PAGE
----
May 08, 2010

First become intimate with the innermost being

Jon Cogburn's Blog May 07, 2010 meditations on Harman and transcendental idealism Permalink [Two things to think about:
(A) And the potential ontological prize is huge. Phenomenology's (broken) promise of dissolving the problems of the external world and the mind-body problem will be redeemed. In this light I disagree with Gary Williams and see Alva Noe's enactivist philosophy of perception as actually being part and parcel of Harman's program.
I also disagree with Harman in seeing Dreyfusarian approaches to Heidegger as being part and parcel of the Harman's program. Again, this is because I separate two facets of his program:
(1) the radical externalization of scheme/content, and
(2) Harman's particular model of scheme and content. Dreyfusarian/pragmatist approaches to Heidegger can be reinterpreted in terms of (1).
(B) Maimon in many ways reintroduced Leibnizian tropes into post-Kantian German Idealism. It would be very interesting to compare the pressures for him to do this with the way that Harman's metaphysics ends up recapitulating Leibnizian themes.]

The Perennial Philosophy and the Mind-Body Problem iAware: By IntegralEric 
Sri Aurobindo, who witnessed the beginnings of psychoanalysis (and was, in fact, a contemporary of Freud's), advised his students to first become intimate with the innermost being (i.e., Soul) before attempting to tackle unconscious impulses. In his view, the innermost being was more causally efficacious—literally, of a higher-order domain—than the unconscious (fueled by the lower gunas), and was thus vitally needed in order to prevent the mind from being overwhelmed by the unconscious. In other words, for Aurobindo, Soul and Spirit were the attractors that pulled the development of the tumultuous mind out of tamas into rajas, then into sattva, and finally beyond the gunas altogether, into the cessation of limited mind.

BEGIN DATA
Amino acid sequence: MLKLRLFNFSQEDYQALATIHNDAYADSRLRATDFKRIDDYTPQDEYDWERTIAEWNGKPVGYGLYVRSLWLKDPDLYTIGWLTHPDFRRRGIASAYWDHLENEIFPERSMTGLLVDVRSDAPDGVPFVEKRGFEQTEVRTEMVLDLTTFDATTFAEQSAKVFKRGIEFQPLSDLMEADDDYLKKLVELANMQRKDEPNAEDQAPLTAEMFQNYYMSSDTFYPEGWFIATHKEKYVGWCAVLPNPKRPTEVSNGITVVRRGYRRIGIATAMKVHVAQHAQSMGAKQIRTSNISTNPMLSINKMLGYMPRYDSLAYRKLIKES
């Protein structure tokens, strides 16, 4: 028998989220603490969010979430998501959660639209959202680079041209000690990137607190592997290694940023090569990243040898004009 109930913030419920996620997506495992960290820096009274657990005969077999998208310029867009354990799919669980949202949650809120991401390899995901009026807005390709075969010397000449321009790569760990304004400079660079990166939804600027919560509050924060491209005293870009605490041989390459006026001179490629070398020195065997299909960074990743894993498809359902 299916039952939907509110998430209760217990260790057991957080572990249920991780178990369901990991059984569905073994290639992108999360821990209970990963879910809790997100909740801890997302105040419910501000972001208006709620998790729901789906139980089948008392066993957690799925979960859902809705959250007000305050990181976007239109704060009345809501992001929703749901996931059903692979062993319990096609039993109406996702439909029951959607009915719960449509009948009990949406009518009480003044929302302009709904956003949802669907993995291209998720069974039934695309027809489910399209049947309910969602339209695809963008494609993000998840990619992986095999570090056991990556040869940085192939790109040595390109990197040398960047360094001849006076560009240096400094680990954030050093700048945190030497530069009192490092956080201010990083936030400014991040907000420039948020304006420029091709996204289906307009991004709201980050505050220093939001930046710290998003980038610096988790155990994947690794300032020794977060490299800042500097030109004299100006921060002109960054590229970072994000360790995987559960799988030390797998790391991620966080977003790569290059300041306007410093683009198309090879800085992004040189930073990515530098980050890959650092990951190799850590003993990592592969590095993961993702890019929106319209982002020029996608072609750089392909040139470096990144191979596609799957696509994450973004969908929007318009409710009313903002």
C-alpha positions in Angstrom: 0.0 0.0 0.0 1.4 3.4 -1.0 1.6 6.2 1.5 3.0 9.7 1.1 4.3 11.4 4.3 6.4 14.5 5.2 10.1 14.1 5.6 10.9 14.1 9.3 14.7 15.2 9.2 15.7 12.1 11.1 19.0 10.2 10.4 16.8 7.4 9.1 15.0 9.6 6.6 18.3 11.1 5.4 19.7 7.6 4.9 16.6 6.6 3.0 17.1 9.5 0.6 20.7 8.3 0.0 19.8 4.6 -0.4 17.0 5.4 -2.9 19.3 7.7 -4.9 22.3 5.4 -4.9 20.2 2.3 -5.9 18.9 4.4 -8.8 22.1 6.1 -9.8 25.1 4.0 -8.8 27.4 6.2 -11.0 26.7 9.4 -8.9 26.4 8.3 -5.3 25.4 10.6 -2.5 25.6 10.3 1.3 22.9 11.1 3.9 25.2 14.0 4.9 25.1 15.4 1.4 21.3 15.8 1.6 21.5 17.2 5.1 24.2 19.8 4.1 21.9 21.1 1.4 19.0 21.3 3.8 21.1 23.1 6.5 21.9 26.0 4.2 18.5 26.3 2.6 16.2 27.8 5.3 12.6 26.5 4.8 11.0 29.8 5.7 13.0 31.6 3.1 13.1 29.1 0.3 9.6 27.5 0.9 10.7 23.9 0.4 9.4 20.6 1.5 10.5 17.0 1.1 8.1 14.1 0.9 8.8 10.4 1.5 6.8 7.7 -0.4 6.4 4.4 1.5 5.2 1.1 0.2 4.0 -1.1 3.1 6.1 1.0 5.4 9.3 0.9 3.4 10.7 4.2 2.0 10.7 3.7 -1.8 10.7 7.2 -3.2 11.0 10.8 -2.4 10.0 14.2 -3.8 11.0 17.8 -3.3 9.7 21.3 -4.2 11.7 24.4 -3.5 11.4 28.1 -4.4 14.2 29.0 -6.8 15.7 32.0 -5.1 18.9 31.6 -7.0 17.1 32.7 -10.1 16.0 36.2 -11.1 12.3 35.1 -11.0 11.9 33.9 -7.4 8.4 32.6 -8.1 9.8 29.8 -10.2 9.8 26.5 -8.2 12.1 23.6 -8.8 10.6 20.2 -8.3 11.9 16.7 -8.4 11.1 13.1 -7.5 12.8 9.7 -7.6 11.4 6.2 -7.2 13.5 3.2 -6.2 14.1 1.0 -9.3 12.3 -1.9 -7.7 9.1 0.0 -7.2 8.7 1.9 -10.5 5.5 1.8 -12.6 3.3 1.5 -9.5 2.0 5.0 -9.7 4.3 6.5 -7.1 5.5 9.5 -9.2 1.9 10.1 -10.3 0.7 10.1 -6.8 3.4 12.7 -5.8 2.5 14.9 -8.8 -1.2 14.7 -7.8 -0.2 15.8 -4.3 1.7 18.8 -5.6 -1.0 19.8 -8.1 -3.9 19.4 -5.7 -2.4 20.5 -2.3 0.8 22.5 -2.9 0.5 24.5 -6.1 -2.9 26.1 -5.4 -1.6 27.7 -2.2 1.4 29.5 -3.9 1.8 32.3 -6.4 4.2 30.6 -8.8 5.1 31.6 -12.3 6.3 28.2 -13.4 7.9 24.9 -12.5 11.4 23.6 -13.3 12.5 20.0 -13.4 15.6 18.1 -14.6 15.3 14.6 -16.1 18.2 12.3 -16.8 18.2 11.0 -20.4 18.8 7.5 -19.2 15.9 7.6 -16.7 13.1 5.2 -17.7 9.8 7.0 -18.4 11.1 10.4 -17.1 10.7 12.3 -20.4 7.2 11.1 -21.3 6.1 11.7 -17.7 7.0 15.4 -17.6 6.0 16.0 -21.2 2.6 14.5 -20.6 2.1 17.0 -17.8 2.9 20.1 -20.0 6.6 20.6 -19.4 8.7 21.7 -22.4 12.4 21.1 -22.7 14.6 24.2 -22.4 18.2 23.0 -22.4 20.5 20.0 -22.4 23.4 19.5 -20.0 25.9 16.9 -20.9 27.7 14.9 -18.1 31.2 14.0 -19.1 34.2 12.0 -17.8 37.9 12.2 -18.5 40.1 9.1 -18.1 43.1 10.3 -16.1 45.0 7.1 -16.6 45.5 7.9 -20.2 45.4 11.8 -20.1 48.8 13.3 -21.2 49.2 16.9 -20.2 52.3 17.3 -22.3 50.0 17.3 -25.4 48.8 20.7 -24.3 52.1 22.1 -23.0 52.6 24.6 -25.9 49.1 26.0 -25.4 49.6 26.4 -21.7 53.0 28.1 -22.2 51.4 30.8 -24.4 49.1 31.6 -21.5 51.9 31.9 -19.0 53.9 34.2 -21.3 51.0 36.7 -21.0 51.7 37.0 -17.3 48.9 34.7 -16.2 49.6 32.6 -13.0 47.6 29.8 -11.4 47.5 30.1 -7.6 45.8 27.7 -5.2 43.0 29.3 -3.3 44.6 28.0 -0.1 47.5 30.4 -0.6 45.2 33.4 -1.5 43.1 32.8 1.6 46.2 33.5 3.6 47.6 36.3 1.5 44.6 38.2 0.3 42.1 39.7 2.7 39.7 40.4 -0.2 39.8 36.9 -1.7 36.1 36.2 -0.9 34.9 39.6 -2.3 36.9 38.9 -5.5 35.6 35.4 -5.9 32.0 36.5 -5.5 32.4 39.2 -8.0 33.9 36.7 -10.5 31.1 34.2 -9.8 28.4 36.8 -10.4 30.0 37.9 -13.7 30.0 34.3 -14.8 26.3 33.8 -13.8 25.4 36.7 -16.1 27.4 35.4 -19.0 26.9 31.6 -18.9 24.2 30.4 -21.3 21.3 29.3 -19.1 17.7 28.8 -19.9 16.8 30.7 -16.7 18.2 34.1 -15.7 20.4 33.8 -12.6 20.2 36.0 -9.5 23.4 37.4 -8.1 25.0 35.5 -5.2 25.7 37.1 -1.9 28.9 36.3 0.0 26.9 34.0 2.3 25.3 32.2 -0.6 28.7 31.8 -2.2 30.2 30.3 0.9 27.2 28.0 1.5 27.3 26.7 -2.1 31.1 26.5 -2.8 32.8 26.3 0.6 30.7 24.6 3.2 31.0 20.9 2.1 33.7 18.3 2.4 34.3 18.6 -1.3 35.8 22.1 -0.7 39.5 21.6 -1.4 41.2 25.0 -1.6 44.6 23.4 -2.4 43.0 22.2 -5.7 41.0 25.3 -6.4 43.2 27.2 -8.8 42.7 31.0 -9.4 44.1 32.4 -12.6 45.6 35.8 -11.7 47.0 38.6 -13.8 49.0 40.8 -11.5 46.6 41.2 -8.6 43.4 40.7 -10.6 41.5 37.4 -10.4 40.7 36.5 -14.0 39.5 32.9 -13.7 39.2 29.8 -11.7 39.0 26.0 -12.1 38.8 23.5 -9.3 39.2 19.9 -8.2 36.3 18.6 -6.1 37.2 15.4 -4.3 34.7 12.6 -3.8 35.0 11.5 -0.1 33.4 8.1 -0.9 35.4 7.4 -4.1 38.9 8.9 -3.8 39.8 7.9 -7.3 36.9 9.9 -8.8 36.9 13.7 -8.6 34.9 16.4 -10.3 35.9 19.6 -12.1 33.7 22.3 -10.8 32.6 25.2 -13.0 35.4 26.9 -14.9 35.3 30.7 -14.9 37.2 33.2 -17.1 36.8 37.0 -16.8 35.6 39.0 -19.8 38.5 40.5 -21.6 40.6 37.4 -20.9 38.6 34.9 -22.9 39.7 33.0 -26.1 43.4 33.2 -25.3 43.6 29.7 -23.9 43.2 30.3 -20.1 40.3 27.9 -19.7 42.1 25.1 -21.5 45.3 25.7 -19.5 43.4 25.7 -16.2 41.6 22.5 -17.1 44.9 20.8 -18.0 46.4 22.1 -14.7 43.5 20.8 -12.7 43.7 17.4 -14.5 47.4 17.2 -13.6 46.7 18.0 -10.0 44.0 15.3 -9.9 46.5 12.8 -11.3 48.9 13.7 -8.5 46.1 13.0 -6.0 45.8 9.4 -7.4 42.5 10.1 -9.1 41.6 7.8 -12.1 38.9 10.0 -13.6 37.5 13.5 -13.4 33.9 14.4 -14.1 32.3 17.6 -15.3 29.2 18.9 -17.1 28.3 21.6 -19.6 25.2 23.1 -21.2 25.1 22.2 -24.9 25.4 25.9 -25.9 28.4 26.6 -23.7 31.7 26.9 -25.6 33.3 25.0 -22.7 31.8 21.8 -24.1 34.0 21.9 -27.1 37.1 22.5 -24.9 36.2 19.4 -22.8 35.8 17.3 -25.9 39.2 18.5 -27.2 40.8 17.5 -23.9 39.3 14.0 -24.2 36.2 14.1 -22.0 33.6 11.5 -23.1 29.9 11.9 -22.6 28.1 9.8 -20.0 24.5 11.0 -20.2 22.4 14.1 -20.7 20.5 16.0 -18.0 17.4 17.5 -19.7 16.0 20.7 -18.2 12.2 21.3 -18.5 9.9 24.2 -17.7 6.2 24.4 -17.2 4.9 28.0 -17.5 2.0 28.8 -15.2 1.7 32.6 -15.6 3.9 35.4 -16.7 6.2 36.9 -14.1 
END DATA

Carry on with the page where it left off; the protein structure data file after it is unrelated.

While this ontology has historically been established primarily by a phenomenological approach—a fact that severely hinders its credibility in a modern and postmodern world (with modernity’s distrust of subjectivity and postmodernity’s intersubjective relativity [e.g., “all truth is relative to its respective culture”]), its utilitarianism in solving the mind-body problem is readily apparent, at least to me, and difficult to ignore. Simply put, if the mind is not simply a by-product or epiphenomenon of the brain, then you and I are not merely victims of our brains. By training our minds, we can in turn change our brains in profound and stable ways. This understanding has the potential for revolutionizing the fields of psychology and psychiatry because it is able to remove sufferers of various psychological disorders from the “victim” list.

            In Vedanta, the body (annamayakosha and pranamayakosha) and the mind (manomayakosha) are viewed as temporal superimpositions upon Brahman—the Real, the very fabric out of which they arise and into which they must ultimately dissolve. Yet Aurobindo’s expression of Vedanta envisioned a descending of Immanent Truth-force (which he termed Supermind) into the mind and body, thereby catalyzing a transformation and transmutation of the same, all of which manifests as an evolutionary Transcendence into Spirit knowing itself as Spirit. These body and mind layers are transcended, included, and enfolded by still more encompassing layers: soul (vijnanmayakosha, or what Aurobindo referred to variously as the innermost being, the Psychic being, and the dream self) and spirit (anandamayakosha, the causal body, or the deep sleep self). 

No comments:

Post a Comment